It has been a very long journey for Nades and Priya Murugappan. Originally from Sri Lanka, they came separately by boat in 2012 and 2013. Both claimed asylum on the basis of their links to the Liberation Tigers of Tamil Elam, which had fought a long and bloody war against the Sri Lankan government.
Their claims took so long to wind their way through the courts and tribunals that Priya and Nades met, married, and were allowed to settle in the town of Biloela, Queensland, where they had two children, Kopika and Tharunicaa.
Priya Murugappan with her daughter Tharunicaa in Perth Children’s Hospital.
Their freedom came to an end in 2018 after all their appeals for asylum were rejected and they were forcibly detained in Melbourne. The following year, the Coalition government put them on a plane back to Sri Lanka but was thwarted mid-flight by an injunction in court. After landing in Darwin, the family was sent to Christmas Island to be detained.
Since their detention as illegal arrivals, the plight of the Sri Lankan couple and their Australian-born daughters has been a cause celebre. Not only do the usual advocates who oppose the Coalition’s tough border policies want them to be allowed to stay, but so do former Sydney radio shock jock Alan Jones and the former National Party leader Barnaby Joyce.
All pleas for a reprieve have been stymied. Then, as the case once again started grabbing headlines after the younger of the two girls was flown to Perth and diagnosed with septicemia and pneumonia, the government appeared to reconsider.
Foreign Affairs Minister Marise Payne said on Tuesday the government was thinking about possible resettlement in either New Zealand or the United States. Two days later, Home Affairs Minister Karen Andrews suddenly ruled out either option, with the backing of Prime Minister Scott Morrison, saying these places were only for refugees.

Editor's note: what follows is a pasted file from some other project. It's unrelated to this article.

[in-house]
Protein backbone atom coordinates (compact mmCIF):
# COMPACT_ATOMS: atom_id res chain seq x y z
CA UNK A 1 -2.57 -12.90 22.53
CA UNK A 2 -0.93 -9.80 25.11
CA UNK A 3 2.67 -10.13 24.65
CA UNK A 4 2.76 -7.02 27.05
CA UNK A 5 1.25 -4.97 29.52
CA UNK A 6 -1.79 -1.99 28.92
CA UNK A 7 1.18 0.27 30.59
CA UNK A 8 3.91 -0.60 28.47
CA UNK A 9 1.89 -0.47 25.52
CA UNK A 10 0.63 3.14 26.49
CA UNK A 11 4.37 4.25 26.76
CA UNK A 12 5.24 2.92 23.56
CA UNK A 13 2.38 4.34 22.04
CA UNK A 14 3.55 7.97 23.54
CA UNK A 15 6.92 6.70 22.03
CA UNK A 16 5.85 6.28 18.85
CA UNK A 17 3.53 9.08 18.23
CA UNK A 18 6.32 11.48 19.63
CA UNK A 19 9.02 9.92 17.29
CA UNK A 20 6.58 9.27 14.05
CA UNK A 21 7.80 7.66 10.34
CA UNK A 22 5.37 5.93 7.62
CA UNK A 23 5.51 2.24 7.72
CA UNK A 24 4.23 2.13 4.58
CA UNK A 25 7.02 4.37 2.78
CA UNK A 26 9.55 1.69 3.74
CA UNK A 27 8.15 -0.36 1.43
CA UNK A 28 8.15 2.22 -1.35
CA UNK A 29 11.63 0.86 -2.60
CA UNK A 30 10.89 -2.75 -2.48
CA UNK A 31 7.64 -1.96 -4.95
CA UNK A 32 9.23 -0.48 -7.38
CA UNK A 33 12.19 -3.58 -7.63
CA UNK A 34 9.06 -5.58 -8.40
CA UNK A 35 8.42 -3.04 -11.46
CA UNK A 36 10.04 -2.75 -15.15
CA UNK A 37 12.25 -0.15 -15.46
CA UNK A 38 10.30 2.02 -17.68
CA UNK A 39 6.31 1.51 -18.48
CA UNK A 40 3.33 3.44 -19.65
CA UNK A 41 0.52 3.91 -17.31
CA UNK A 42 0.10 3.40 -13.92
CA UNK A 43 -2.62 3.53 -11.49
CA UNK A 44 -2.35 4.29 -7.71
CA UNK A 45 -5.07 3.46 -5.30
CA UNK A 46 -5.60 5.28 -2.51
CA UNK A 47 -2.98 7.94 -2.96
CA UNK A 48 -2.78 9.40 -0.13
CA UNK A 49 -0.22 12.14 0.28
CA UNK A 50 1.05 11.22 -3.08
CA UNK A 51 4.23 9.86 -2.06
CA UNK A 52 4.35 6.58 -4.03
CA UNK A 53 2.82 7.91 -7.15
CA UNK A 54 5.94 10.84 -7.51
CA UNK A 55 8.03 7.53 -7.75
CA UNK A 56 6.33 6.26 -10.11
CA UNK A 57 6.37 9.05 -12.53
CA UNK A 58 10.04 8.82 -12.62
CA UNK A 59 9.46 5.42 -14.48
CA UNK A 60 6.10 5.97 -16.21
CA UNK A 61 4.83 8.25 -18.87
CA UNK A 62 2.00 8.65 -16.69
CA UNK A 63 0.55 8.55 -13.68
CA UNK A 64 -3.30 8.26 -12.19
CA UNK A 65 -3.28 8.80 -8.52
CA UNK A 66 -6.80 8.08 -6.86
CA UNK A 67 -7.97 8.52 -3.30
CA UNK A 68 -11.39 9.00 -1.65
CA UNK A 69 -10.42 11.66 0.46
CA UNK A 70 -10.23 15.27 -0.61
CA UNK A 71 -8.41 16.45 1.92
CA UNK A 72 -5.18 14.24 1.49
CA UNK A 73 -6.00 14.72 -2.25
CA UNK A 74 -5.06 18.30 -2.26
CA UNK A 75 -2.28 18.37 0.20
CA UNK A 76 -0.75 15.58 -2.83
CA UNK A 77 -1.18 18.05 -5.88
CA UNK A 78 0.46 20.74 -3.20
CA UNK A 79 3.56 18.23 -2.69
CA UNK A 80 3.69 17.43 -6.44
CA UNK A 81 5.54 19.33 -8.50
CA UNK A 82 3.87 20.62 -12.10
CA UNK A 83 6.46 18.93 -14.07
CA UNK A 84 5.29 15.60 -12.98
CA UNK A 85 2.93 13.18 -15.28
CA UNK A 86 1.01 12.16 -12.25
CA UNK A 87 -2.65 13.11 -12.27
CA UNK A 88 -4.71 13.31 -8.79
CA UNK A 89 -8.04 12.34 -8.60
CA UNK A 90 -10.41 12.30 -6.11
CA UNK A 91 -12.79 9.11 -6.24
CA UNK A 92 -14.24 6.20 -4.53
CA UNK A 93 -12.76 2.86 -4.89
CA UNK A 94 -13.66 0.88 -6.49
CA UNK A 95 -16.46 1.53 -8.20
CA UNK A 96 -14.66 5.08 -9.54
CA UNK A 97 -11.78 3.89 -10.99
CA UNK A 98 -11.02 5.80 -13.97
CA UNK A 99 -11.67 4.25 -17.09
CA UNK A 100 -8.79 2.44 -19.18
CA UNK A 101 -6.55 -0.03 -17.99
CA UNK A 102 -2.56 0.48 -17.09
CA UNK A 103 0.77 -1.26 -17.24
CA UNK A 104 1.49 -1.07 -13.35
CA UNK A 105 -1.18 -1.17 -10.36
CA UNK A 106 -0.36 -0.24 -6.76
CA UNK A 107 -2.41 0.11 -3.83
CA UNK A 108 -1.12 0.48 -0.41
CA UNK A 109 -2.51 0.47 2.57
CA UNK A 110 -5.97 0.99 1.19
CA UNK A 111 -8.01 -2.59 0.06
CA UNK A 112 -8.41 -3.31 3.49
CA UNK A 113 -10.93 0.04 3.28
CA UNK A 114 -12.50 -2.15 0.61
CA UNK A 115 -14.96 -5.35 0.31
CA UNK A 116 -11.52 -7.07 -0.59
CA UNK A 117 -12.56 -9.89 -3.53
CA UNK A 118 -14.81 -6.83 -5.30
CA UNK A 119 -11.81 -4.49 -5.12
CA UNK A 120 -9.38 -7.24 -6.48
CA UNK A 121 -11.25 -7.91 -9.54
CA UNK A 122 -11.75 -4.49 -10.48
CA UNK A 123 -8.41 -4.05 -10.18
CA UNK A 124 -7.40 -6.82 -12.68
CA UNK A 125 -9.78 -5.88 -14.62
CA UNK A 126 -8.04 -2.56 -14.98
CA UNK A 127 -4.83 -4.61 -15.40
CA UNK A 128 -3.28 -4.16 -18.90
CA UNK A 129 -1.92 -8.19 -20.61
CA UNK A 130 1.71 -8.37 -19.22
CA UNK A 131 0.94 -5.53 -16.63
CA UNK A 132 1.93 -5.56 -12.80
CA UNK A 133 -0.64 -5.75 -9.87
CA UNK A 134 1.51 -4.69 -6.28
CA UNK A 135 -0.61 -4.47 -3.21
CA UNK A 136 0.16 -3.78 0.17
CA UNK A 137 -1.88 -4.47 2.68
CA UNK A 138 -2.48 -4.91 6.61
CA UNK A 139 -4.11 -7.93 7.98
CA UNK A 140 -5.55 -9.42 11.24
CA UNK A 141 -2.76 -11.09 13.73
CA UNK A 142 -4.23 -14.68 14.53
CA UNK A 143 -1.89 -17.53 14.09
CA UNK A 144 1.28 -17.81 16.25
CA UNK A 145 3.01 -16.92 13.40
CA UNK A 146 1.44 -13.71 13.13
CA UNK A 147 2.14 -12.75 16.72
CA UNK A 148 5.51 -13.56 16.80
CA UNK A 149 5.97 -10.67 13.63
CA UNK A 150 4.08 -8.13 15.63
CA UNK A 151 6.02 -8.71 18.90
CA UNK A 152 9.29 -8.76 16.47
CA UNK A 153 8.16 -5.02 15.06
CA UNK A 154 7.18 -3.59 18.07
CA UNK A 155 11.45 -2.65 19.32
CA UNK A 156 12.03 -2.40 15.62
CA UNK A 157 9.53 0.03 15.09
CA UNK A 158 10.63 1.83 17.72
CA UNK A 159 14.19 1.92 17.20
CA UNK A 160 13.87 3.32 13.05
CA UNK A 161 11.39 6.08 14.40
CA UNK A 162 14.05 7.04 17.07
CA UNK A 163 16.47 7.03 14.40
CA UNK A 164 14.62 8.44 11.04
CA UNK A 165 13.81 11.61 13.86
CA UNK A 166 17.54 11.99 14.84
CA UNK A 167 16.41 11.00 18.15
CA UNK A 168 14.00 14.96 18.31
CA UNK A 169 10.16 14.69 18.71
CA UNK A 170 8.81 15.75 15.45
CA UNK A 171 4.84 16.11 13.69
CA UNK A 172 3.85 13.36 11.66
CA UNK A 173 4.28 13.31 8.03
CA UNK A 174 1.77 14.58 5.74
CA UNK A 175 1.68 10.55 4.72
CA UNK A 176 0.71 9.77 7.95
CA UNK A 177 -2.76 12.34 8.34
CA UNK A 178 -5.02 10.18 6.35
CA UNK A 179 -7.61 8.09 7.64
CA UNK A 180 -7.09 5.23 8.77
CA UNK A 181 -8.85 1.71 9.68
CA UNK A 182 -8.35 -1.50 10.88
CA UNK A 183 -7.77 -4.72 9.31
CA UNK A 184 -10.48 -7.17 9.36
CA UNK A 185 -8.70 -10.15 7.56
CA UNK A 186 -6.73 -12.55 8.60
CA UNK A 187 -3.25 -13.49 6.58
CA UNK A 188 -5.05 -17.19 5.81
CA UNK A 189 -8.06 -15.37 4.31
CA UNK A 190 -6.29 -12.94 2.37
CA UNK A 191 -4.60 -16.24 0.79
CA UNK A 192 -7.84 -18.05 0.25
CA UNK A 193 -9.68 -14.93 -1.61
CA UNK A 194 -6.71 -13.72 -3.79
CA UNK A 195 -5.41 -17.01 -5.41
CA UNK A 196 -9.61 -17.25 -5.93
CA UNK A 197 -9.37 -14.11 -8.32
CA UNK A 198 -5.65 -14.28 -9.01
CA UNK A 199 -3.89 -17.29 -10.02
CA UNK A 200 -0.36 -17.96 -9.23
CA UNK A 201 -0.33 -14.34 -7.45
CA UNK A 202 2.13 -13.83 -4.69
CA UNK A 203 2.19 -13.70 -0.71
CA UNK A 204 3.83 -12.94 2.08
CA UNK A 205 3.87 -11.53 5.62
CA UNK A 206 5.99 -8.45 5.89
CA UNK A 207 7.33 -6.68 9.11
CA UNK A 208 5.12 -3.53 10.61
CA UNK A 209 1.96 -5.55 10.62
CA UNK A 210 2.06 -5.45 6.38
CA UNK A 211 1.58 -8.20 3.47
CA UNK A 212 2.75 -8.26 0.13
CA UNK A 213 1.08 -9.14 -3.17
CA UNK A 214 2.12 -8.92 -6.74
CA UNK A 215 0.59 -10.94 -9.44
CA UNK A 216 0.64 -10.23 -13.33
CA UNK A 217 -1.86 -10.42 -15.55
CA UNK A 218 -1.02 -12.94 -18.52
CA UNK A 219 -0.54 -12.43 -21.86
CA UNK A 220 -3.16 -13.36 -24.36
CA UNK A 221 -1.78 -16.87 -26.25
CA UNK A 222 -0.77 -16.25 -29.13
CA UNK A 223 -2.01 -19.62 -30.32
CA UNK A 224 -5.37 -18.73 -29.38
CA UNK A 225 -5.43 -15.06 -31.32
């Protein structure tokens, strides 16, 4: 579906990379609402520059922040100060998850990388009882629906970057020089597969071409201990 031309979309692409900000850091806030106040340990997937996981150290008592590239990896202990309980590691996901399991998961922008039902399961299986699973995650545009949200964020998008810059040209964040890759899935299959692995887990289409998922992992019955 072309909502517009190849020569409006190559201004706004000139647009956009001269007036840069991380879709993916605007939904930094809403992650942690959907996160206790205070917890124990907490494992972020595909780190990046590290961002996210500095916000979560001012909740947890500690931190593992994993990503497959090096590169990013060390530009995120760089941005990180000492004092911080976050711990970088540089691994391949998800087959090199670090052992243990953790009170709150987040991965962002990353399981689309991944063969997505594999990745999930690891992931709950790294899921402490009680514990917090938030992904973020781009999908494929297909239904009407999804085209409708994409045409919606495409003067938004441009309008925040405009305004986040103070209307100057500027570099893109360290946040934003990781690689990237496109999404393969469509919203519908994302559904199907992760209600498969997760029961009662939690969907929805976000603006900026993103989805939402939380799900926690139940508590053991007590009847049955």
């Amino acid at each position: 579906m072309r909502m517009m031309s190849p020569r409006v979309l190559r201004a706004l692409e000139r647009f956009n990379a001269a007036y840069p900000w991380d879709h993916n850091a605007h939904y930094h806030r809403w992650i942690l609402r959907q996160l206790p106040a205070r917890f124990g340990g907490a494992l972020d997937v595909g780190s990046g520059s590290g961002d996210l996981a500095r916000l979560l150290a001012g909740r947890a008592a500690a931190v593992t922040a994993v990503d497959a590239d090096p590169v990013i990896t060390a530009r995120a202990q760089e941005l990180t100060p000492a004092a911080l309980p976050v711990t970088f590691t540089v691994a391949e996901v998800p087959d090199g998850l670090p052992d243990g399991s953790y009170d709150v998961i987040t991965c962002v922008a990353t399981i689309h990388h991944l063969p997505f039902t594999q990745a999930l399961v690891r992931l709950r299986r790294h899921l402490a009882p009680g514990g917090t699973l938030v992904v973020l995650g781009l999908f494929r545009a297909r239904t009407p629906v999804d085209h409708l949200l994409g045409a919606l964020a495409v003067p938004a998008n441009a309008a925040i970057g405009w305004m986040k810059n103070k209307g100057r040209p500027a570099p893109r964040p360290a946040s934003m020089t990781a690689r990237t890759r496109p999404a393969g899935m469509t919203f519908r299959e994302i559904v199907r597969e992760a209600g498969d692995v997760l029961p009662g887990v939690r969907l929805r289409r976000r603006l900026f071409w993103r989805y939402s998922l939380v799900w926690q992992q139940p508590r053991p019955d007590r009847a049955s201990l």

While it appears the Coalition has, once again, locked itself into sending the family back to Sri Lanka, the government is clearly feeling the political heat. According to The Age’s chief political correspondent, David Crowe, Liberal MPs are privately seeking a solution that lets the family return to the Australian mainland after almost two years of detention on Christmas Island. Coalition backbenchers were not breaking ranks publicly, he wrote, but were urging ministers privately to fix the problem as soon as possible.
It has also been reported that briefs are before the Immigration Minister, Alex Hawke, to consider whether to lift the bar preventing three-year-old Tharnicaa from making a visa application, and another case to have the family released back into community detention.
There was a time, even a few years ago, when any exception to Australia’s harsh border policies might have signalled a green light to people smugglers. The measures were unpopular in some parts of the community but there is an argument that they saved lives by deterring people coming here on dangerous sea voyages.
But that point has long since been proven. The boats have been stopped. A small exception for this one case would not undermine the message and restart the boat voyages. The government has proved its credentials on this issue. It’s time for the whole family to be returned immediately to the Australian mainland where they can receive adequate care.
After that, Mr Hawke should use his legal discretion to allow them to stay permanently. A small act of compassion, would save millions of dollars wasted on detaining this family. Their long journey must come to an end. And it should end with a new beginning, most likely in Biloela, the town of fewer than 7000 people in central Queensland whose community would welcome them back with open arms.
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